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STEM SIGHTS: The Concordian who catches light

This optical feat could be the key to tomorrow’s telecommunications
October 16, 2017
By Meagan Boisse

What’s the best way to trap something as elusive as light?

That’s what Tabassom Hamidfar, a Concordia PhD student in the Department of Physics, has been trying to find out. “There’s a lot of scope for research and development in optics and photonics,” she says.

Hamidfar’s research revolves around finding the most effective way to confine and condense light. Such a breakthrough could be the key to revolutionizing computer technology, giving it the capacity to execute lightspeed calculations.

To capture light, Hamidfar employs a special instrument called a microresonator, which uses optic fibres to create ultra-tiny, sophisticated circuits.

'I have always wondered about the world around me'

How does this specific image (above) relate to your research at Concordia?

Tabassom Hamidfar: My research revolves around a specific device capable of trapping light in a very small volume. It’s called the Surface Nanoscale Axial Photonics (SNAP) microresonator.

In the image we see the SNAP microresonator (horizontal) arranged perpendicular to a tapered optical fibre (vertical) that is transmitting light. The bright light along the SNAP image shows how the light is coupled from the fibre into the microresonator and trapped there.

What is the hoped-for result of your project, and what impact could you see it having on people’s lives?

TH: Our microresonators are very small, and could be used to fabricate inexpensive yet complex miniature photonics circuits that would be cheaper and more efficient than the ones currently available for applications such as data transmission and processing. This could, for instance, make more data bandwidth available to more people.

What are some of the major challenges you face in your research?

TH: Accuracy. In my field we work on a very small scale — think micro or nano. That means even miniscule changes in how we do things can significantly alter our results.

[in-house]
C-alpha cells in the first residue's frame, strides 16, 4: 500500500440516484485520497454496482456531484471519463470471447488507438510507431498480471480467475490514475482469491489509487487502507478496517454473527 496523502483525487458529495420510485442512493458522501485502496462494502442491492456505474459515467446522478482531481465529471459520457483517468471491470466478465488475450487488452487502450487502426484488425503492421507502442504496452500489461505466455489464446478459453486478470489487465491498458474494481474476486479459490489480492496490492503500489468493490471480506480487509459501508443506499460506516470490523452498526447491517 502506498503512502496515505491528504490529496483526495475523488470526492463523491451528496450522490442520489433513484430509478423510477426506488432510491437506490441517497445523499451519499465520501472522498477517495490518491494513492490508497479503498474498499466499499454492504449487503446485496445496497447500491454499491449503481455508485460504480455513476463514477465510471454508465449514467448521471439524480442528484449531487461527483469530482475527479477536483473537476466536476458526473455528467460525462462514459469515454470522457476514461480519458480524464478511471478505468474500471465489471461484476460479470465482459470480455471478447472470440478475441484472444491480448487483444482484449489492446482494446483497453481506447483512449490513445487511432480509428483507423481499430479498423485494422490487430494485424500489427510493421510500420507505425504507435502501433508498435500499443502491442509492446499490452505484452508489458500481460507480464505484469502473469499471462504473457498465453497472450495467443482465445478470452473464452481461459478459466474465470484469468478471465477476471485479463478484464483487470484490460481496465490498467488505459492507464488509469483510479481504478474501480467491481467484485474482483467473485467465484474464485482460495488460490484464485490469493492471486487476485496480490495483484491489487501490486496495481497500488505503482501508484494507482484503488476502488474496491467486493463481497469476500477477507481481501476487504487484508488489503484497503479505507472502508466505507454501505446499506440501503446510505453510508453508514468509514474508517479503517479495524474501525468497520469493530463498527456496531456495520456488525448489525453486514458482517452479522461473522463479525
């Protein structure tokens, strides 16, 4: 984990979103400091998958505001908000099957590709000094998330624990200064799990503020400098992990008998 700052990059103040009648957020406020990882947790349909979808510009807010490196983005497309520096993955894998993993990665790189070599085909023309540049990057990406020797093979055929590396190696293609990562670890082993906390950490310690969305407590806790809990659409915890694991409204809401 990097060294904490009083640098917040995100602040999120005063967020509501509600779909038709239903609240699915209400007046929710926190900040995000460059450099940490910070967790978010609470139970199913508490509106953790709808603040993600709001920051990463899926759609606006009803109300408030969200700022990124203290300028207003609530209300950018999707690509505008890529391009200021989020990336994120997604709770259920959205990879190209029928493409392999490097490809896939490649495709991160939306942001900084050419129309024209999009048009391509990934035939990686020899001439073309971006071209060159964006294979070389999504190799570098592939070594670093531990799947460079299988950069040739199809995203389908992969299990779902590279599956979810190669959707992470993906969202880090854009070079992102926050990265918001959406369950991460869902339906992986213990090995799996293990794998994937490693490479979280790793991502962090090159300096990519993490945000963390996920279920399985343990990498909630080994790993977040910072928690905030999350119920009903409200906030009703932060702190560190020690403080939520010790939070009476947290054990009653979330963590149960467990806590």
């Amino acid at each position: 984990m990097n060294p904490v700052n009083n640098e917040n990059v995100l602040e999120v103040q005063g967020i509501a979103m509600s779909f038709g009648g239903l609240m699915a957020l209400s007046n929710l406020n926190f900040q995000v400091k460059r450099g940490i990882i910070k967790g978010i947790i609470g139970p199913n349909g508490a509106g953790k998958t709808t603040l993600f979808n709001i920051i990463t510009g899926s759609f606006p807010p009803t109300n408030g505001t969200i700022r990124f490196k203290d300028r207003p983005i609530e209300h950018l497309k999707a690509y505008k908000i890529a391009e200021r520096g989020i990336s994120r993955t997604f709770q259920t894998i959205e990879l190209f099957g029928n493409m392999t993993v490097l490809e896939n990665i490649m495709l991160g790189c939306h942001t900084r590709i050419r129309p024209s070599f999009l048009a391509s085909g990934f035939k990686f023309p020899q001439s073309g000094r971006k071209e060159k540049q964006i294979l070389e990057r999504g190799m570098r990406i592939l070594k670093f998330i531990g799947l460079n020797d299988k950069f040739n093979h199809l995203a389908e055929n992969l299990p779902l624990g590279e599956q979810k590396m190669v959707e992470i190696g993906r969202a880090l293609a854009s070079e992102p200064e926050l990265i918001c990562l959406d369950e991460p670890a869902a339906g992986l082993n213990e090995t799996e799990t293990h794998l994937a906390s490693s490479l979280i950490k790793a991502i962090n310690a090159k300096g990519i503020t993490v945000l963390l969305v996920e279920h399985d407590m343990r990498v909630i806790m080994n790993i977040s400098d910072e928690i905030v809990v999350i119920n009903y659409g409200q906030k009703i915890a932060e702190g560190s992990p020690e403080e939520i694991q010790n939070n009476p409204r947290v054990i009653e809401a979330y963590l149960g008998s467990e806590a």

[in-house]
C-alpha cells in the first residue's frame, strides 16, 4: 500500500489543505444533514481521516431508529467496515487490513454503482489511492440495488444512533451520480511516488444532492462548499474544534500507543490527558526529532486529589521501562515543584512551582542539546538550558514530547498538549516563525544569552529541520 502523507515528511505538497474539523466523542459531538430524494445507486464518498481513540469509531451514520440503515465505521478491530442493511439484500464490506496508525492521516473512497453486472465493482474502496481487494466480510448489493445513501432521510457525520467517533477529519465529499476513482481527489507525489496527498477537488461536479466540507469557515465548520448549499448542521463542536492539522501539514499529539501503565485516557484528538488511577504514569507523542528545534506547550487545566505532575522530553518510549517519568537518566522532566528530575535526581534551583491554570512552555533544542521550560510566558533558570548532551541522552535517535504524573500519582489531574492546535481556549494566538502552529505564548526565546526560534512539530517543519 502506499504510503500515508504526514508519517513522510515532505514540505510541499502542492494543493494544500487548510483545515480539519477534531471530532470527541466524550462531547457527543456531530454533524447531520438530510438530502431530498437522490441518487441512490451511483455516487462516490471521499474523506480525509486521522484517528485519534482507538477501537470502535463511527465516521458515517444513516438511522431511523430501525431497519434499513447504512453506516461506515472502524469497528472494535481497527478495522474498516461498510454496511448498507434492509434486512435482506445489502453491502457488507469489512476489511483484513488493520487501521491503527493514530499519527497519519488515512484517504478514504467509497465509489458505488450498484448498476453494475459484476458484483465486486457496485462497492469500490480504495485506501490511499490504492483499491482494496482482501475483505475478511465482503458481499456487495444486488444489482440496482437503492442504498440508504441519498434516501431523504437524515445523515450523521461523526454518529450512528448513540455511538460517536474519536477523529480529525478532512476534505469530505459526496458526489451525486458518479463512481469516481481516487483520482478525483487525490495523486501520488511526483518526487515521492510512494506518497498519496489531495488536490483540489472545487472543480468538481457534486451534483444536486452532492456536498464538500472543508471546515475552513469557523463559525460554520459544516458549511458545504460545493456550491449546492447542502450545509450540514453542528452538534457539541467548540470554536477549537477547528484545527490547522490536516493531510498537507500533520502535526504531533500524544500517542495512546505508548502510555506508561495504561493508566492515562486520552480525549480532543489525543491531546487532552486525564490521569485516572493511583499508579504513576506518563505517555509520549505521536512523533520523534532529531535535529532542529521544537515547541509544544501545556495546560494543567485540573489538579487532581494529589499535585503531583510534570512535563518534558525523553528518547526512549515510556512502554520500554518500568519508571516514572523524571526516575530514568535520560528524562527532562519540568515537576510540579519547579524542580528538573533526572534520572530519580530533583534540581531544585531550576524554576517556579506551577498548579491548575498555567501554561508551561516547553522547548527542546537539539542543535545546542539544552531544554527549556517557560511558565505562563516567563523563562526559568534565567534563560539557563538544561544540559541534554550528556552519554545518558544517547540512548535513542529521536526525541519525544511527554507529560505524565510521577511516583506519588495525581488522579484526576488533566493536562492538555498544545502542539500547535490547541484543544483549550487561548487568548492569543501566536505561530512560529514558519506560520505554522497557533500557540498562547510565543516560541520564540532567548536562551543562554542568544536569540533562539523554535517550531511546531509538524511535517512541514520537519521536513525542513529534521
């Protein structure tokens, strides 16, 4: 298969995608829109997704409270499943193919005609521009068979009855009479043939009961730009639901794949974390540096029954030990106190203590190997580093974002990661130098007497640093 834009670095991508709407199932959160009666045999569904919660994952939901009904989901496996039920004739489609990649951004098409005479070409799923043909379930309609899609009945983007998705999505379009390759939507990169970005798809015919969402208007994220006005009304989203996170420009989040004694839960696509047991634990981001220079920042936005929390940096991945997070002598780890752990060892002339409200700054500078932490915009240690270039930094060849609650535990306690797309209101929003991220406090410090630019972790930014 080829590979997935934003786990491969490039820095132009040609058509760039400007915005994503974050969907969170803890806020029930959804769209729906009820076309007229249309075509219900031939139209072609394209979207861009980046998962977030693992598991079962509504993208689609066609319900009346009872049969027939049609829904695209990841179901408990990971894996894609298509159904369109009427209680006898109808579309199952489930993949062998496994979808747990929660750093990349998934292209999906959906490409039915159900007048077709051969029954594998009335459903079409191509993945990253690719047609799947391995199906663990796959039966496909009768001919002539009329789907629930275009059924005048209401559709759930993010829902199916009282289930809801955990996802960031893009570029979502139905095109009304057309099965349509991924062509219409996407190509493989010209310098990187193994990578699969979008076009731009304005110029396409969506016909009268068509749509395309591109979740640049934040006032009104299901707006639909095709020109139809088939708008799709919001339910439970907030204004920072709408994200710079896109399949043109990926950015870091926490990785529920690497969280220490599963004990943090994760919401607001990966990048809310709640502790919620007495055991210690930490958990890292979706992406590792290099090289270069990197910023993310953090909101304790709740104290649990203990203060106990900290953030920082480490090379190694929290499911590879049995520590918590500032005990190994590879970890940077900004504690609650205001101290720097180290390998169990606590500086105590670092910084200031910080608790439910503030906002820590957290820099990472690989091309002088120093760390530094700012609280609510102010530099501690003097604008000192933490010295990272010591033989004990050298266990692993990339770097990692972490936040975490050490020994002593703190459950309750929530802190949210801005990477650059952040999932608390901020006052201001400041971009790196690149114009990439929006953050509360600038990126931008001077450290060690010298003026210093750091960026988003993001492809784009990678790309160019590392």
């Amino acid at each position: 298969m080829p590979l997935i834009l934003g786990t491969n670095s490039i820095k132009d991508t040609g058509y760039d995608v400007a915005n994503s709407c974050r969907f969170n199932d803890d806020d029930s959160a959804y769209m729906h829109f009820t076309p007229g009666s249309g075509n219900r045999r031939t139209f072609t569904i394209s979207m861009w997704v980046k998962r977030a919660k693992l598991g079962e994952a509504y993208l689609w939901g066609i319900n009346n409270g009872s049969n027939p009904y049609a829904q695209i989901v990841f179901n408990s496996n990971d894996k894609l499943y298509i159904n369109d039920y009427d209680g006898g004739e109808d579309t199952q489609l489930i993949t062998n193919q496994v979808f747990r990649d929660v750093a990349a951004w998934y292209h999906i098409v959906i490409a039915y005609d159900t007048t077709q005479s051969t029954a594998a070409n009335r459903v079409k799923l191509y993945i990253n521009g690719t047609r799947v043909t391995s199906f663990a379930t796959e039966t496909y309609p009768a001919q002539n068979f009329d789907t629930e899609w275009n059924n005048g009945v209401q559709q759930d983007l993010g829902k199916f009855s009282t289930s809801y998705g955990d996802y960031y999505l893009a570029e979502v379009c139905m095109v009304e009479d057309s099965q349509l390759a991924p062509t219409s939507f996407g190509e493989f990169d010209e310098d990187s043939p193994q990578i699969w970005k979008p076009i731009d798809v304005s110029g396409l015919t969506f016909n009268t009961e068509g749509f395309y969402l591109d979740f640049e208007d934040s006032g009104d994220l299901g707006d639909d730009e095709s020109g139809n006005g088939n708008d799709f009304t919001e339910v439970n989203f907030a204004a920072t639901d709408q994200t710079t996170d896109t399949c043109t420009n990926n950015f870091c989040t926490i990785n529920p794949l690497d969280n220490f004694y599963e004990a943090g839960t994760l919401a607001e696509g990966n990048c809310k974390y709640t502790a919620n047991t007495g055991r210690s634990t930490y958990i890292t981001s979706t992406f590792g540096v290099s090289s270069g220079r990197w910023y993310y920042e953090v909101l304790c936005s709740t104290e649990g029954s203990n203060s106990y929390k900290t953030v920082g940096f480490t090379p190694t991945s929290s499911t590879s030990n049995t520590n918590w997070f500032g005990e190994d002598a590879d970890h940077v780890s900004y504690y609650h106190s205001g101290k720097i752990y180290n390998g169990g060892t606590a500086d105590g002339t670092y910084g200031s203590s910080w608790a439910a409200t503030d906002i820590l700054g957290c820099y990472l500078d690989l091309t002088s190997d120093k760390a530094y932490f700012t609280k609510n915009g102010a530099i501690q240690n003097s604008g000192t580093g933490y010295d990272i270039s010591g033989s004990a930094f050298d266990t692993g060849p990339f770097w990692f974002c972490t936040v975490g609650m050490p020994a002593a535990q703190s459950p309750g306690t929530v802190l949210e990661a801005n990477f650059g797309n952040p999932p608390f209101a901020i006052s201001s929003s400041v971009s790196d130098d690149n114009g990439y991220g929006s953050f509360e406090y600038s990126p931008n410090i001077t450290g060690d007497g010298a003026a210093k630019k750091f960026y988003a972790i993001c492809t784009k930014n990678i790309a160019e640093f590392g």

In which key areas could your work be applied?

TH: Optical microresonators have great potential in areas such as optical telecommunications, computing and communications, as well as in the general manipulation of light: switching it, slowing it, filtering it and generating it. Also, my work could be valuable for high-precision environmental sensing.

What person, experience or moment in time first inspired you to study this subject?

TH: I have always wondered about the world around me. Physics, especially optics, have been integral for human life for as long as we’ve existed.

In the past, light from the stars helped humans find their way in the night. Today, we use light differently — for instance, when we turn on our electronic devices and look into them.

I am fascinated by the way optics problems relate to the real world, and there’s a lot of scope for research and development in optics and photonics.

Who knows what these photons have in store to amaze us!

How can interested STEM students get involved in this line of research? What advice would you give them?

TH: You need to believe in your ideas, stay motivated and work hard until you get results.

What do you like best about being at Concordia?

TH: In addition to the multicultural community at Concordia, the university provides its students with support through great resources and guidance.

Last year, I was awarded the Lorraine Gosselin Scholarship and Concordia’s Mobility Award. These awards allowed me to travel to the UK for seven months to conduct experiments in one of the best institutes of photonics technologies on the continent. As a PhD student, it was a great opportunity.

Moreover, Concordia’s support for conference travel enables students to go to conferences in their research fields, to socialize and converse with researchers and to grow their network.

Which partners or agencies support your research?

TH: My research is funded by the Natural Sciences and Engineering Research Council of Canada (NSERC), the Fonds de recherche du Québec, Nature et technologies (FRQNT) and Concordia.

What prompted you to return to Concordia for your PhD?

TH: I joined Pablo Bianucci’s research group in the physics department as an MSc student in 2013, and graduated in April 2015.

After becoming familiar with optical fibres I realized that Quebec is one of the best places for optical fibre-based research. This, alongside professor Bianucci’s excellent knowledge, fabulous supervision and never-ending support, motivated me to pursue a PhD in physics at Concordia, specializing in optics.

Find out more about Concordia's Department of Physics.


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